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Publisher's Summary

Winner of the 2014 Costa Book of the Year Award
Winner of the 2014 Samuel Johnson Prize.
Costa Biography Award Winner 2014

'In real life, goshawks resemble sparrowhawks the way leopards resemble housecats. Bigger, yes. But bulkier, bloodier, deadlier, scarier, and much, much harder to see. Birds of deep woodland, not gardens, they’re the birdwatchers’ dark grail.’
As a child Helen Macdonald was determined to become a falconer. She learned the arcane terminology and read all the classic books, including T. H. White’s tortured masterpiece, The Goshawk, which describes White’s struggle to train a hawk as a spiritual contest.
When her father dies and she is knocked sideways by grief, she becomes obsessed with the idea of training her own goshawk. She buys Mabel for £800 on a Scottish quayside and takes her home to Cambridge. Then she fills the freezer with hawk food and unplugs the phone, ready to embark on the long, strange business of trying to train this wildest of animals.
To train a hawk you must watch it like a hawk, and so gain the ability to predict what it will do next. Eventually you don’t see the hawk’s body language at all. You seem to feel what it feels. The hawk’s apprehension becomes your own. As the days passed and I put myself in the hawk’s wild mind to tame her, my humanity was burning away.’
Destined to be a classic of nature writing, H is for Hawk is a record of a spiritual journey - an unflinchingly honest account of Macdonald's struggle with grief during the difficult process of the hawk's taming and her own untaming. At the same time, it's a kaleidoscopic biography of the brilliant and troubled novelist T. H. White, best known for The Once and Future King.
It's a book about memory, nature and nation, and how it might be possible to try to reconcile death with life and love.
©2014 Helen MacDonald (P)2014 Random House Audiobooks
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Customer Reviews

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By Cleon on 03-05-15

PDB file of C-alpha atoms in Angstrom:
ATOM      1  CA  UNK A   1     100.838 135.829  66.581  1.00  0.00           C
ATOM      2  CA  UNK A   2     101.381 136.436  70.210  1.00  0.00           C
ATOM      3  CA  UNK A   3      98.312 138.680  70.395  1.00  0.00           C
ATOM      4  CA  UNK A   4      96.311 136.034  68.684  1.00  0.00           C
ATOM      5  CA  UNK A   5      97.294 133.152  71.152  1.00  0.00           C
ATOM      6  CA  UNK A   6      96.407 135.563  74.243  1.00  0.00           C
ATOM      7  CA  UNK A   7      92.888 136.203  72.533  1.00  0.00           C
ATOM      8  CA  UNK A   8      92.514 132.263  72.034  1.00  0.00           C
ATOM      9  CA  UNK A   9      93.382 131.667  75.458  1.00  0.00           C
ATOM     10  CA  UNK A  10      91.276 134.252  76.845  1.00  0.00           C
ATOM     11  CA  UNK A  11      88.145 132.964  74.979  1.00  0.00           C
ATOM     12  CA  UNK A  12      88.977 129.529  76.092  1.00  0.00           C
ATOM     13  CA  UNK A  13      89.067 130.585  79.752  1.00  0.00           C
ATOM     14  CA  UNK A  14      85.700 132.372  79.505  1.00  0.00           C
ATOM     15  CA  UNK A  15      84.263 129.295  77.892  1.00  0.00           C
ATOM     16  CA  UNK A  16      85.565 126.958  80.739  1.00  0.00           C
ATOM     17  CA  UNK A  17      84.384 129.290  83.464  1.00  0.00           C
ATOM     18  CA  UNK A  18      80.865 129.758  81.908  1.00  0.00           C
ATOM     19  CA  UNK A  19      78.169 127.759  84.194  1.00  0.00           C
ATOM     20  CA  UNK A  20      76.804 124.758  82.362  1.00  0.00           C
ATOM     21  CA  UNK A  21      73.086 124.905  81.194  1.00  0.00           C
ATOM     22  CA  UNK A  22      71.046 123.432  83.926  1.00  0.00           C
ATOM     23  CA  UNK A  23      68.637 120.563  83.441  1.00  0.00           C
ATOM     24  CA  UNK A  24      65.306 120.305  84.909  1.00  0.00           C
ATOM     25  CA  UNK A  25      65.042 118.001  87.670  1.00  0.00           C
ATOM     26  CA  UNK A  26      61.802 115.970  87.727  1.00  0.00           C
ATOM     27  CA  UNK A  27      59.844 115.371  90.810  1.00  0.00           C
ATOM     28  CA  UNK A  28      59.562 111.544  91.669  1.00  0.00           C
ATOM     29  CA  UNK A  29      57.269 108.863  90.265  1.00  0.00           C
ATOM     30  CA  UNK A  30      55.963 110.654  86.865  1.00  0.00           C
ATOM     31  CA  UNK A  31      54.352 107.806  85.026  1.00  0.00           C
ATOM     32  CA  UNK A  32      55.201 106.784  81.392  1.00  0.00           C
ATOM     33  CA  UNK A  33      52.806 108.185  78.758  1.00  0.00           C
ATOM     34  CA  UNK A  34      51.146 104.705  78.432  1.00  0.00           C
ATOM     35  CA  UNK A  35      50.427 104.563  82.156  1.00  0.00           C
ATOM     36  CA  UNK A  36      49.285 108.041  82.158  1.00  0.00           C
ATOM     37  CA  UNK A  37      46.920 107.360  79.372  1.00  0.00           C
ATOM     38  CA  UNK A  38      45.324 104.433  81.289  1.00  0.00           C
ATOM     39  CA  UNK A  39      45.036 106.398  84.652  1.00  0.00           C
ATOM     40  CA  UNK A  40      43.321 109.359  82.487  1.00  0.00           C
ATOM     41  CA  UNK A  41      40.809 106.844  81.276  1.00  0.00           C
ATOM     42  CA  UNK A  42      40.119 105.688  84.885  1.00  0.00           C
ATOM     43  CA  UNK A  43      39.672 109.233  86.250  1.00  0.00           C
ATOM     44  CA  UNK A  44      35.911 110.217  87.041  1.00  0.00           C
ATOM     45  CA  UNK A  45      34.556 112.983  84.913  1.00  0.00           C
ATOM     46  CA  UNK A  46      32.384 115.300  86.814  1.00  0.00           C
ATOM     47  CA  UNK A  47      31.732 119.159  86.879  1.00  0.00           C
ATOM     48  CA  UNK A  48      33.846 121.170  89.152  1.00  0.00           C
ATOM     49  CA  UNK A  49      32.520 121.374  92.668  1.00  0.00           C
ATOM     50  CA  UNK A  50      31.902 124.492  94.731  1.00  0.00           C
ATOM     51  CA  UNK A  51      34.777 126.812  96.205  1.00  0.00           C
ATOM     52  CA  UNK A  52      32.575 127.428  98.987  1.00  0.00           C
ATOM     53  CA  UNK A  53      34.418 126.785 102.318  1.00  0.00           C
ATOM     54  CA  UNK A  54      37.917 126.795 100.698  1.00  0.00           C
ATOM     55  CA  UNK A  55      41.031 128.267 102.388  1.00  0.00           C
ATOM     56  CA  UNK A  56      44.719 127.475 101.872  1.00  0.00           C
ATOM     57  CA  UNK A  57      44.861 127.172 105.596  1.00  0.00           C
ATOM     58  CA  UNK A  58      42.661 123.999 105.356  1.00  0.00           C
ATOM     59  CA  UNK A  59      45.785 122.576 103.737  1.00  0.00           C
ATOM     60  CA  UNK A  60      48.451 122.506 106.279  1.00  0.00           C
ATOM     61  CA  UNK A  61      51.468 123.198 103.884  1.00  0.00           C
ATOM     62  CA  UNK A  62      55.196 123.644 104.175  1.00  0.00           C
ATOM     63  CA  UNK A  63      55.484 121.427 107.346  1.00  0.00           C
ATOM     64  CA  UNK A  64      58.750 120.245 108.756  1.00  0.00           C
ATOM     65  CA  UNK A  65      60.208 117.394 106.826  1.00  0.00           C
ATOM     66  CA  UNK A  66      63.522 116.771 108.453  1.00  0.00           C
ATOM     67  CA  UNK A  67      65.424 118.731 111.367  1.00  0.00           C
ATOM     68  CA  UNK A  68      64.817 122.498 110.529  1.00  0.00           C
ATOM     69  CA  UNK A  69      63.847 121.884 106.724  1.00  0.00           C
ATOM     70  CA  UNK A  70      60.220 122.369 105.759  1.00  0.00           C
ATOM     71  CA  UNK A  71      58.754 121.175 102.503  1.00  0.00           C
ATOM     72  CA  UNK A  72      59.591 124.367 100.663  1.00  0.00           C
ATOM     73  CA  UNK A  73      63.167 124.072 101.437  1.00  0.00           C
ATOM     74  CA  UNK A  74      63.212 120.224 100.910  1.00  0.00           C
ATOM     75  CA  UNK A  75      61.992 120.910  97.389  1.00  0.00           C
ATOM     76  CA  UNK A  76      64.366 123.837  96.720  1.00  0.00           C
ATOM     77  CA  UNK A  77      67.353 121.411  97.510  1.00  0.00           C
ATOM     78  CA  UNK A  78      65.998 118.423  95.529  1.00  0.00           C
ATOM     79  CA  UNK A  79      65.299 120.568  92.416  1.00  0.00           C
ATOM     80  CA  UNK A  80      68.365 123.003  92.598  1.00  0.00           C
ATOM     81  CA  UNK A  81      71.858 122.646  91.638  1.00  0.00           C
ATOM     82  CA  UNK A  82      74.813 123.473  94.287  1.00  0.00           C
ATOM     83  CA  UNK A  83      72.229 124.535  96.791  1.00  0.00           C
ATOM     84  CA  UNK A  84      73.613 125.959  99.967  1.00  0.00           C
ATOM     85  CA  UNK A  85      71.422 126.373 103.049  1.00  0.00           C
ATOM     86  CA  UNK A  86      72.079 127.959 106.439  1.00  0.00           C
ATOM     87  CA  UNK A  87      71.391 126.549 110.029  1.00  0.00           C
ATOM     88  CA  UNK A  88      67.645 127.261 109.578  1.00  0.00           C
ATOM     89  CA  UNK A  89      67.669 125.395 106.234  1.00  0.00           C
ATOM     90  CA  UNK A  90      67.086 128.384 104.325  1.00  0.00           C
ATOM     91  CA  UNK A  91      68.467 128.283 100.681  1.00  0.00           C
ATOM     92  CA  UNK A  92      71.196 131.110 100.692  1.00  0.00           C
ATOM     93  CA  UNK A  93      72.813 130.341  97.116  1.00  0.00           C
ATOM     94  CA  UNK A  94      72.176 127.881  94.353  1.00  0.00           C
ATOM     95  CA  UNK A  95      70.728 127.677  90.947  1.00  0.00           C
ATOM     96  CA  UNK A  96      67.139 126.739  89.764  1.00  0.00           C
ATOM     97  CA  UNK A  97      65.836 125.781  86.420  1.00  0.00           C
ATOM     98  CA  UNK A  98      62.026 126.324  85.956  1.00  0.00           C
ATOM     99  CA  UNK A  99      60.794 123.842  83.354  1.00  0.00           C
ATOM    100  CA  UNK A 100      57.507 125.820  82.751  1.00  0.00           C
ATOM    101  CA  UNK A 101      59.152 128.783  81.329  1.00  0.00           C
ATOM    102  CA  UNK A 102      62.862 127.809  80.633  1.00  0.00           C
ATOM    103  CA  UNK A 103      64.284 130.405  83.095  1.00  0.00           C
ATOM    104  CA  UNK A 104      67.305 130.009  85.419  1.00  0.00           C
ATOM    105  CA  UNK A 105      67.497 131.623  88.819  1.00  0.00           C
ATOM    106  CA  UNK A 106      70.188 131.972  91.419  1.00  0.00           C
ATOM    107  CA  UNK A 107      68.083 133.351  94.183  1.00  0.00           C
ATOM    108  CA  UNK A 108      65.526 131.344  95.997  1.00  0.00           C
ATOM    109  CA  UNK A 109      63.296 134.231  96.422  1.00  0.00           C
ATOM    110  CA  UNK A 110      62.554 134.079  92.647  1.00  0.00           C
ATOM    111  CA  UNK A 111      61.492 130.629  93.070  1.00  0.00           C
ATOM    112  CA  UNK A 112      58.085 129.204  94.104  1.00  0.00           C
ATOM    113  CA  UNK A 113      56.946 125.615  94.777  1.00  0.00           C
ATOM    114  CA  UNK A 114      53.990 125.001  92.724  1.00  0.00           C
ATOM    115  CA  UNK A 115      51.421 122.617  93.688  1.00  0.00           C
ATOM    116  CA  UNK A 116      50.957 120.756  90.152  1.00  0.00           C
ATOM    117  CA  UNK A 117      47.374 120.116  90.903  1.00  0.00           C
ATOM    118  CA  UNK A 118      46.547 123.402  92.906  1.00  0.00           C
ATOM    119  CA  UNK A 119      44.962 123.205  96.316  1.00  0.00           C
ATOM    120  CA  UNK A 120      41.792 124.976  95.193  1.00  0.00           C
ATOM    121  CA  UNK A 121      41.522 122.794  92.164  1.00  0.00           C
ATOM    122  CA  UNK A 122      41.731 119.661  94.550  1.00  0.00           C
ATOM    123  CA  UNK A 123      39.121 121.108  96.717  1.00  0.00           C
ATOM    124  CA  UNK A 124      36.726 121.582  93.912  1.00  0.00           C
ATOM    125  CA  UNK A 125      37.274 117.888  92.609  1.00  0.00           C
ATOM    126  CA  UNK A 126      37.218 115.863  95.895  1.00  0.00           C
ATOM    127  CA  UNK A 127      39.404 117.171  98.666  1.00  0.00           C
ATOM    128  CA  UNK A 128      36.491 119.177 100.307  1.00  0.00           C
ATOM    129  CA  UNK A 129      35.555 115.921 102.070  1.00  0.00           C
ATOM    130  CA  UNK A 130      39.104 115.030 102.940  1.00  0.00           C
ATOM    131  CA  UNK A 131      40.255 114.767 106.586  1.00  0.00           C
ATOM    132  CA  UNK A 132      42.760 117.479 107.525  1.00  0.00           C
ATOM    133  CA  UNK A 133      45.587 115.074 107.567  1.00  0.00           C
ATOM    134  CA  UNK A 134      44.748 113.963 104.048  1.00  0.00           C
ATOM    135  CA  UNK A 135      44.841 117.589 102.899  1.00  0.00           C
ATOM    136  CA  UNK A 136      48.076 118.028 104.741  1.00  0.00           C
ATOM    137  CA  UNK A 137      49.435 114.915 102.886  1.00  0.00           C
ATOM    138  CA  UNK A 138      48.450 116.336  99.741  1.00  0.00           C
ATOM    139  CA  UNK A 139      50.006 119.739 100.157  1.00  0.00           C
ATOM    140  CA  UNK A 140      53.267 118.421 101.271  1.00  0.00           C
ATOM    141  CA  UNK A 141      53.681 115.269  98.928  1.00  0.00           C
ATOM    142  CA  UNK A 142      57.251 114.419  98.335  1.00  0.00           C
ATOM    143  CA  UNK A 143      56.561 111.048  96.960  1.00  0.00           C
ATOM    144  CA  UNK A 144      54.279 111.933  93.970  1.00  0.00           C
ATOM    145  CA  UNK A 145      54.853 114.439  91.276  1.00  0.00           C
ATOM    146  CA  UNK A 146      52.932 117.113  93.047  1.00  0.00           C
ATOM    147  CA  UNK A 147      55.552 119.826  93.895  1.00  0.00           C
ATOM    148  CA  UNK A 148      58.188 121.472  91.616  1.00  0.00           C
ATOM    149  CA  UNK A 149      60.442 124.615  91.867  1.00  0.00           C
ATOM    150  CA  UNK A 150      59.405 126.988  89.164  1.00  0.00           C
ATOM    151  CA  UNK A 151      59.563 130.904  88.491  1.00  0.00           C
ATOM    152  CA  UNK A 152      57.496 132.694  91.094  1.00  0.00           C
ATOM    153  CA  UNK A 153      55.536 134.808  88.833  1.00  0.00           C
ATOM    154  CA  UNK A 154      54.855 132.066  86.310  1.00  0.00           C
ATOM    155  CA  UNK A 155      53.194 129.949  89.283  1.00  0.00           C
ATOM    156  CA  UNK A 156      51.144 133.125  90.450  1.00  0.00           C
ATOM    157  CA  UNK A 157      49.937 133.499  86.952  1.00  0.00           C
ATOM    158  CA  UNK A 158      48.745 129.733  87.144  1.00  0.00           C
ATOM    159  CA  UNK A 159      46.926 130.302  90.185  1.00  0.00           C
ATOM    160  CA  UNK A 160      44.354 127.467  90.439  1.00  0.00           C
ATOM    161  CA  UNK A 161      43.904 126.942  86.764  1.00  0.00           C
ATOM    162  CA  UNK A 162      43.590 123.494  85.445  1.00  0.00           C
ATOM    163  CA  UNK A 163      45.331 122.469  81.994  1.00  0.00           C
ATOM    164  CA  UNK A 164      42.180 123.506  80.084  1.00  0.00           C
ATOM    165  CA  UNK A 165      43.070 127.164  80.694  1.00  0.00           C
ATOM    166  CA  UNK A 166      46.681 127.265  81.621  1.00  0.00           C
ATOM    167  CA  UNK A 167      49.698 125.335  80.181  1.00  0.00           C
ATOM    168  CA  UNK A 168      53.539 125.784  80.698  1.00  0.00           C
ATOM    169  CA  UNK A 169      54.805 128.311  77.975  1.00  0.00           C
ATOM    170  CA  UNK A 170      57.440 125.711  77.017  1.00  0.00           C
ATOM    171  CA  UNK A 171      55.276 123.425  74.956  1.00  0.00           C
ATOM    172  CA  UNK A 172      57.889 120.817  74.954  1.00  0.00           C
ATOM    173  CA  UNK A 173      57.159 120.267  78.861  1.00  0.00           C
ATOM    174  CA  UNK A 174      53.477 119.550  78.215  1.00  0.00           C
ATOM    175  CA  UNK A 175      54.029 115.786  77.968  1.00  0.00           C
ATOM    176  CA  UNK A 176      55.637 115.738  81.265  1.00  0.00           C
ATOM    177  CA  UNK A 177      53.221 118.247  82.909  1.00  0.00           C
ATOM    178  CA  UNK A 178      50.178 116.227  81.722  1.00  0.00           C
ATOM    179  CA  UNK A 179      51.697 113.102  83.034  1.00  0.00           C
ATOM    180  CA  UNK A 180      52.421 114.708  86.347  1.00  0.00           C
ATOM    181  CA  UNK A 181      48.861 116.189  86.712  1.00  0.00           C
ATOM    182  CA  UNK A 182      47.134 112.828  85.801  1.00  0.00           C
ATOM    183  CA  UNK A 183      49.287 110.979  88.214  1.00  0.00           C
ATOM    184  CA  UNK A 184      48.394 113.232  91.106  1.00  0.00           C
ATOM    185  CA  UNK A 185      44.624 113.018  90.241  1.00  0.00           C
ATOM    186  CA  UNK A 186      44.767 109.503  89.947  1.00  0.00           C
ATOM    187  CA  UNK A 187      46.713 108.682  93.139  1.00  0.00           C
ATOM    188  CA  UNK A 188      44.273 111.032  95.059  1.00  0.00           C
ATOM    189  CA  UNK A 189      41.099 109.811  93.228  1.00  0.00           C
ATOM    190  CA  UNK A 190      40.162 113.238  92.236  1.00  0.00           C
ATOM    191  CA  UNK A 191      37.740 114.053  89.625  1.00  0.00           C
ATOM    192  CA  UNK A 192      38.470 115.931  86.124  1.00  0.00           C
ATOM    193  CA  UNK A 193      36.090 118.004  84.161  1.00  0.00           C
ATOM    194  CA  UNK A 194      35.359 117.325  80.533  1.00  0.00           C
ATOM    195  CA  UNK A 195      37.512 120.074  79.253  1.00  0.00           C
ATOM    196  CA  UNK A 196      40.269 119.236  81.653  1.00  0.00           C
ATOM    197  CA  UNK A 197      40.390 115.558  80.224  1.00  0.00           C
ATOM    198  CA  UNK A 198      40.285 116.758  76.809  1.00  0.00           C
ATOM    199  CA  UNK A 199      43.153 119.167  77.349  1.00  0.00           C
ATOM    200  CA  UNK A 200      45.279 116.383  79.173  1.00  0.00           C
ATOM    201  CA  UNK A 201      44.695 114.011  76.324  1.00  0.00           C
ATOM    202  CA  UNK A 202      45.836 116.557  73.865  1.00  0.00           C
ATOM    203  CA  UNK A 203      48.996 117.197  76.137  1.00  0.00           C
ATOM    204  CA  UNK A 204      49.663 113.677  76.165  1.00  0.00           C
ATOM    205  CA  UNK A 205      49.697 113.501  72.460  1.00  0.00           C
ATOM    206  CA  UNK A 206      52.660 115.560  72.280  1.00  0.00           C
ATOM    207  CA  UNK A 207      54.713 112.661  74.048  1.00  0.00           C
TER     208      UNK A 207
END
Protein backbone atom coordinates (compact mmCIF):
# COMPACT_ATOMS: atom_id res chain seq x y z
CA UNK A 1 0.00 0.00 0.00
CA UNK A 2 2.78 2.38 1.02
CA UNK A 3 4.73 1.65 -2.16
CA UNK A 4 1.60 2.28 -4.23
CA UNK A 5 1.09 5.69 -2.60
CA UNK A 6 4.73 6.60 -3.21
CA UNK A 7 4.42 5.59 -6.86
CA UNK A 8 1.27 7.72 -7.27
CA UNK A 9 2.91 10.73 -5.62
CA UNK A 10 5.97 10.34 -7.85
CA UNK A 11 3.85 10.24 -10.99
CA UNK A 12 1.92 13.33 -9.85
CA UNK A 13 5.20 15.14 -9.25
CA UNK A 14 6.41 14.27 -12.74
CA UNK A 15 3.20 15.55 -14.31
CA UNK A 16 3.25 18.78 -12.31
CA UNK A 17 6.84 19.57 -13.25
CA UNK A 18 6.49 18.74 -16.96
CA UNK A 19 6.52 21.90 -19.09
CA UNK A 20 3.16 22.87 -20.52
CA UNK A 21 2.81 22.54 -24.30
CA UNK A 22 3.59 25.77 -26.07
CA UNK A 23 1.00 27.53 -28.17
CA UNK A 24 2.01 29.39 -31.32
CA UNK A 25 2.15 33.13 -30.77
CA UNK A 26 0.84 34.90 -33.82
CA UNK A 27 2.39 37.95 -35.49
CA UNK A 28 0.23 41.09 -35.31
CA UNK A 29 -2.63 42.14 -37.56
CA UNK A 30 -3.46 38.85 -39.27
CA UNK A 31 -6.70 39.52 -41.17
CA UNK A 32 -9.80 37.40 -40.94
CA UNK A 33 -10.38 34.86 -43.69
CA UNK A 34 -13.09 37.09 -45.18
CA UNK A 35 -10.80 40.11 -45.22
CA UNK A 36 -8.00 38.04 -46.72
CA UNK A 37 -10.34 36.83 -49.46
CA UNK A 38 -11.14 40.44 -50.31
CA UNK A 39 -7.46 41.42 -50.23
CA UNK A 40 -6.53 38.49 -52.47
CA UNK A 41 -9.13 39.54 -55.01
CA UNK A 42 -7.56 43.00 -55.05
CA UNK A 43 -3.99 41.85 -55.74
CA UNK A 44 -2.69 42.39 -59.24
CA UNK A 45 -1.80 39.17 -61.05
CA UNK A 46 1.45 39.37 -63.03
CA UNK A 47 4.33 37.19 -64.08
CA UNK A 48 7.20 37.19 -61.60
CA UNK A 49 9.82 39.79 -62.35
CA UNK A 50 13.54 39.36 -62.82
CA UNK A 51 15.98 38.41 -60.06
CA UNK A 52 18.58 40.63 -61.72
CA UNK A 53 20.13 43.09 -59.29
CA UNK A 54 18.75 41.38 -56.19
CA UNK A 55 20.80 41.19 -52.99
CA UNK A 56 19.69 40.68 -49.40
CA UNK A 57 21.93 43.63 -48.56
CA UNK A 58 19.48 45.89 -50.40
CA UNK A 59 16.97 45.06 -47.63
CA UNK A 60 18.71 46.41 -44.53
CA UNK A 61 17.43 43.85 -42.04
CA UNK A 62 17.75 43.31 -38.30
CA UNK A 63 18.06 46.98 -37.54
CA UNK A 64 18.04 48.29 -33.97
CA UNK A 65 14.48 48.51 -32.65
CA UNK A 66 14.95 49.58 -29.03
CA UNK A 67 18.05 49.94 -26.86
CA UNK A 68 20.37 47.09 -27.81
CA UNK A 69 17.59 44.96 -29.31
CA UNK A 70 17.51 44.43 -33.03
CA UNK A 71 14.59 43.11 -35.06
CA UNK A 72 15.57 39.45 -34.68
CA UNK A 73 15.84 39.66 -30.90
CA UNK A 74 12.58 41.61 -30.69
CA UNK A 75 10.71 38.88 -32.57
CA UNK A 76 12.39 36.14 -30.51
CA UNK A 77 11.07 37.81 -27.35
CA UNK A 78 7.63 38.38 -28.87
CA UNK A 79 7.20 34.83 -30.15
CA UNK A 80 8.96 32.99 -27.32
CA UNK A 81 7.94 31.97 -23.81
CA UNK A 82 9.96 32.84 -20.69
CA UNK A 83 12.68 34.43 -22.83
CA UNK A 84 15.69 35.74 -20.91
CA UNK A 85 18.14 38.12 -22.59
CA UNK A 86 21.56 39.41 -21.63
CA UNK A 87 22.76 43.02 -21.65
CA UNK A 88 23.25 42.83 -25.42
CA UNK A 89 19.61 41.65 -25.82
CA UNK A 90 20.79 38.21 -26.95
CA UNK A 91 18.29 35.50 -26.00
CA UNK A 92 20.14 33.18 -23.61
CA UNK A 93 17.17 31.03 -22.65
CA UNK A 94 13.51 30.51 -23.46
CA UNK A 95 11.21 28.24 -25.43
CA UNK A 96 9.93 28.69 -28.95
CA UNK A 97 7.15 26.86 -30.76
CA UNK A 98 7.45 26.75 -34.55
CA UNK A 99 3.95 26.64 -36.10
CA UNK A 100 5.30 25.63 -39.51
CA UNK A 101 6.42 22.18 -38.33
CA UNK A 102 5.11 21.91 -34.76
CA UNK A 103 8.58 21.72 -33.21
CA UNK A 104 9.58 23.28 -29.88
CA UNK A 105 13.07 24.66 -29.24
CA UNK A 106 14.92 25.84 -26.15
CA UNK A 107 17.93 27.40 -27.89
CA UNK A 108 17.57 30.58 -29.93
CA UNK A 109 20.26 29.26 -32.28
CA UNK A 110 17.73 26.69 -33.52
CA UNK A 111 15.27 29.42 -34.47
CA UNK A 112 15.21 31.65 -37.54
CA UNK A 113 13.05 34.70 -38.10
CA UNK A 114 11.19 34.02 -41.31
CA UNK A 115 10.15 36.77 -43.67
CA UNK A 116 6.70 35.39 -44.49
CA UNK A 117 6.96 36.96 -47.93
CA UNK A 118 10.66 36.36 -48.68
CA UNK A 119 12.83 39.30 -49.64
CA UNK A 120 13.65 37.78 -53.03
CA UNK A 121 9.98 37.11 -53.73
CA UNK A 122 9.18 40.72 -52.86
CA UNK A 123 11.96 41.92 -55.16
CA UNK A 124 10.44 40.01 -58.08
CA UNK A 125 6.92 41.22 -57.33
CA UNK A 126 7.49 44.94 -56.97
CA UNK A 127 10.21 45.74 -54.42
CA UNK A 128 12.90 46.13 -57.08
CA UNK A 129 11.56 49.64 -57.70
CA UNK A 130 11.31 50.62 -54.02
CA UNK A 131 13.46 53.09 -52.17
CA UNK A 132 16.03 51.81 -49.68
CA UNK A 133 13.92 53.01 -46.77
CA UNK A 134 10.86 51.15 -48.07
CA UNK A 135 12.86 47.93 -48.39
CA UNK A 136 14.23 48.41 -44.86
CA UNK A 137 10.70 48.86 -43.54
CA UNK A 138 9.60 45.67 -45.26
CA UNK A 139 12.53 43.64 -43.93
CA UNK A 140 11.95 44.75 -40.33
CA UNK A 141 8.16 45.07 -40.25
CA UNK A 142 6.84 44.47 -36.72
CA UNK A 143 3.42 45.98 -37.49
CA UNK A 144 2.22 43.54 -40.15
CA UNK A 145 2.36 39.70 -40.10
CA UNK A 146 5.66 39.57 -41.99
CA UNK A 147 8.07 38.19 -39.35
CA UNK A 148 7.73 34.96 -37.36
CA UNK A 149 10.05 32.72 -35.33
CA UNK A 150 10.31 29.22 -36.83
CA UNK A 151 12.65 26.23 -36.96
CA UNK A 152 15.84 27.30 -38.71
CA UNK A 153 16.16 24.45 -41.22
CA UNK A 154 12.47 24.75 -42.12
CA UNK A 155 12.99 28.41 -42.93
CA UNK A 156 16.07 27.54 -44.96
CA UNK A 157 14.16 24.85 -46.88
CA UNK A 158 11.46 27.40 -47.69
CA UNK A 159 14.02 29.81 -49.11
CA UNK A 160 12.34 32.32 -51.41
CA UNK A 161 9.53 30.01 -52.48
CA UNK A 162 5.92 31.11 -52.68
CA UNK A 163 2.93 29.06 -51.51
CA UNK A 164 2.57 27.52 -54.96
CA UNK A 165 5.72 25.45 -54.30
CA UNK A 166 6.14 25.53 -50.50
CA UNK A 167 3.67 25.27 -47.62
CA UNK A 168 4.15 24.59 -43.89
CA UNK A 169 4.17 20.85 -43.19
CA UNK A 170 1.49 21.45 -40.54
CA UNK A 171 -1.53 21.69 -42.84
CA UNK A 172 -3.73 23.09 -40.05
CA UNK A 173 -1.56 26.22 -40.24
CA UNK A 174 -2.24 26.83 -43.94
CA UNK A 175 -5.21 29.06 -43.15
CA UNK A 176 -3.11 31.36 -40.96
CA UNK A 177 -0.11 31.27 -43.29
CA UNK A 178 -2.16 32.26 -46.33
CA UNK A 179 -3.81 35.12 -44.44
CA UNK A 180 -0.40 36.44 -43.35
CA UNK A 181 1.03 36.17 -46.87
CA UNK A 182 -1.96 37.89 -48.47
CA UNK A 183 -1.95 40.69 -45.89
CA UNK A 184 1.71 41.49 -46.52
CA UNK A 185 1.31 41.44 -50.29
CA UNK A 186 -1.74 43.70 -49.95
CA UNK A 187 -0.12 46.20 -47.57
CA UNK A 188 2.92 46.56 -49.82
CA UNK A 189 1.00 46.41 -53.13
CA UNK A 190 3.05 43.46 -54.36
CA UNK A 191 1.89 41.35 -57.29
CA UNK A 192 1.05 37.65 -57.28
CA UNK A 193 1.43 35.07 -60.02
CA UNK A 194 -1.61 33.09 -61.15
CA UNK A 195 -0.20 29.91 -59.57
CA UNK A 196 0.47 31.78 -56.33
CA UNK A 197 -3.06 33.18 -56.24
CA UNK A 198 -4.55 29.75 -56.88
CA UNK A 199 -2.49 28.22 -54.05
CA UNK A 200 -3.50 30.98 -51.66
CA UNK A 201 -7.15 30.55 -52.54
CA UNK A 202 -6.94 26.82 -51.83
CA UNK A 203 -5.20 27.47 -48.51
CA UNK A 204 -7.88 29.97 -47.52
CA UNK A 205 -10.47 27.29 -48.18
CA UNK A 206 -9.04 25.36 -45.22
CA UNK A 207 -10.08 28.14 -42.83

A delicious collage of word images

Any additional comments?

This book doesn't grab you and hold you in the way that many other books do, but it is totally addictive because of the way Helen MacDonald paints images with words. At times her thoughts seem to jump about, from 'now' to her past, then to 'White', the author of a book that seems to have driven her all of her life, then back to now again.
One deeply feels the love - hate relationship that she has with Mabel ... her Goshawk; overwhelmingly it is love, but Mabel is a wild animal with a very firm view of her place in the world; which frequently leads her to projects that are not included in Helen's plans.
I love this book and highly commend it.

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By Chris Lilly on 01-30-15

Superb Autobiography, superb audiobook.

Absolutely exquisite auto-biography. It's the story of healing from grief and loss, through the good graces of nature, landscape, and a hawk called Mabel. Interwoven with Helen MacDonald's own story is the weird life and writing of T. H. White, particularly his book 'The Goshawk', telling the sorry story of his attempt to 'man' a Goshawk. His healing through writing is an essential part of her story. It's poetic, honest, wears its knowledge very lightly, and I loved it. As narrated (really well) by Helen MacDonald herself, the warmth and intimacy of a fine book is enhanced in the audio version. On its own, this is a great advertisement for audio books.

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12 of 14 people found this review helpful

By Sydney on 12-29-14

Lives up to the hype

I was hearing praise for this memoir from all quarters and finally gave in and spent a credit. It's a worthy winner of the Samuel Johnson Prize and all its other accolades- poetical, funny, mesmerising, full of insights and information. If you're looking for a book that seizes you by the lapels it might not be for you; it can be cool, standoffish, un-snuggly--a bit like its titular hawk. After the first hour I at least was completely hooked and it brought a rewarding mood of contemplation to my work week. Perfectly read by the author, who unlike many writers sounds like a professional reader (in fact, just realised to my surprise that it was read by the author, in writing this review!). Highly recommended for bookish lovers of nature.

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12 of 14 people found this review helpful

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